Monday, April 5, 2010

The future

Maybe it's just me, but I absolutely have no interest in books on electronic devices as a subject for any great philosophical discussion. There is nothing magical about paper versus electronic screens: whichever allows me to read a book comfortably and at a reasonable price is fine by me. At the point where I'm reading David Copperfield, it doesn't matter to me in the least how I'm reading it if it's just the words written by Charles Dickens.

The thing is, the medium is the message. I read today that the Vook people have some mixed media material ready for the iPad (link). That, unlike the above, interests me. The question is, not whether the iPad (or any other device) is good for reading. Sooner or later there will be an electronic device that you or I think is good for reading, and if the price is right, we'll buy it. No, the question is, what is there that will be unique to the device and to the unique capabilities of the device. The iPad, for instance, plays music and video and games and so forth. It can do all of these things at once. So who will look at this device as a creative tool and come up with something that is simply iPad content? And what will that content be like?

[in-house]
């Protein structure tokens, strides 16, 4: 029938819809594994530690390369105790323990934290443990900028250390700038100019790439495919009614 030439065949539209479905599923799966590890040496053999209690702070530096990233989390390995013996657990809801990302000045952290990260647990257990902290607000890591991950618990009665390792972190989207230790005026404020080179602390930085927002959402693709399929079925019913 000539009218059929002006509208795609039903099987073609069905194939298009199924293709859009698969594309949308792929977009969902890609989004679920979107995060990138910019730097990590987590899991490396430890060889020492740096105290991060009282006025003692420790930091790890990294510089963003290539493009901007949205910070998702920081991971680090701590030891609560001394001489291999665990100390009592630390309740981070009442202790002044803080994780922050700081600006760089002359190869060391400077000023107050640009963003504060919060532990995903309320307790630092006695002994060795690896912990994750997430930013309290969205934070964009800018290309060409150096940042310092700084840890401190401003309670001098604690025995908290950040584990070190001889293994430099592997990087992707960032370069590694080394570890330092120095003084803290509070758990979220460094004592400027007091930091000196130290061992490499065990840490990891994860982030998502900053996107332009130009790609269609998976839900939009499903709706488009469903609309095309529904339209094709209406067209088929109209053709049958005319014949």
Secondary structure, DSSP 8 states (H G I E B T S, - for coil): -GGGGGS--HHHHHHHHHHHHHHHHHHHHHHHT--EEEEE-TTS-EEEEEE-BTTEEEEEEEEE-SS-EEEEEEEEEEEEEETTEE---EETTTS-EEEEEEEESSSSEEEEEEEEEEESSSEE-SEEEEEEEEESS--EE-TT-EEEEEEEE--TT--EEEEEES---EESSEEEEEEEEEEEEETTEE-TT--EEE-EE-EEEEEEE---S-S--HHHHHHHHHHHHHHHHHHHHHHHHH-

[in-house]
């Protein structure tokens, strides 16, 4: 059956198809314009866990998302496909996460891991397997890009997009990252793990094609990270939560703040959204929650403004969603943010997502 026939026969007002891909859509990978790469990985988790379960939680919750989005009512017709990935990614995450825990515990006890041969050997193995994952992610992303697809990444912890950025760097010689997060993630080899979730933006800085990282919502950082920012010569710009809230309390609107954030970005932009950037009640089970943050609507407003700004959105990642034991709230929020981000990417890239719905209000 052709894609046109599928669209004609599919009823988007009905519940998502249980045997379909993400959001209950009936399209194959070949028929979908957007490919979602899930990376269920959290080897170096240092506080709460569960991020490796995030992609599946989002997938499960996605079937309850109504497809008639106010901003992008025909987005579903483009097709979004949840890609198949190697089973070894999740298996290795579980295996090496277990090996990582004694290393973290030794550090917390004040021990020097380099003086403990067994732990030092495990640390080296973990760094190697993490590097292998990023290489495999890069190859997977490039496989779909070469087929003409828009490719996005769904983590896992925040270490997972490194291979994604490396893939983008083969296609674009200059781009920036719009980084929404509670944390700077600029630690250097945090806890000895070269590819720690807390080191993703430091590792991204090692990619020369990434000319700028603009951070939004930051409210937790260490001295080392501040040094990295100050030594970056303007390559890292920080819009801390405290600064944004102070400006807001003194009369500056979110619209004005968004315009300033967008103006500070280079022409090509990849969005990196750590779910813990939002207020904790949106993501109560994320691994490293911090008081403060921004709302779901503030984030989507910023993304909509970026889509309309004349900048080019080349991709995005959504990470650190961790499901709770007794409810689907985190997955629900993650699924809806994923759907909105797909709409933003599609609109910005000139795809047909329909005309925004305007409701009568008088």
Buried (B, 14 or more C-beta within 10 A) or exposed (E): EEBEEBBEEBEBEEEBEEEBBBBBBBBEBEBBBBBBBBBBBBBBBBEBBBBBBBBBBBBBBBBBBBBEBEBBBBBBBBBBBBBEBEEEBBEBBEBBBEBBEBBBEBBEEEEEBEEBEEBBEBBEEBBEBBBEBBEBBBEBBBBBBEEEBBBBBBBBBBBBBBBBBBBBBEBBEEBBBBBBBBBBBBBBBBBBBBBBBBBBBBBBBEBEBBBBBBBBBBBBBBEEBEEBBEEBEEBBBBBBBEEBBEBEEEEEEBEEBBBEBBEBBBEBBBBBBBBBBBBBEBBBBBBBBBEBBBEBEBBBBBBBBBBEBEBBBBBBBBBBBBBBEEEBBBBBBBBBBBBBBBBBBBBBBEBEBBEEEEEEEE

Think about this. Movie cameras were invented around the late nineteenth century. Movies—narratives with a beginning and middle and an end, with closeups and longshots and editing—arrived around twenty years later, with the release of Birth of a Nation. Before Birth, there were short pieces of one sort or another, but that movie put it all together. Avatar isn't much different from Birth except it's technologically more sophisticated. They both share the basic cinematic cross-cutting and visual storytelling.

We're nowhere near The Birth of a Nation on the iPad (or whatever will come along that is the next generation of technology). But when we get there, it will be a new art form. Some kid playing around with a Wii today will be the creator who puts it all together.

I hope I'm around to see it.

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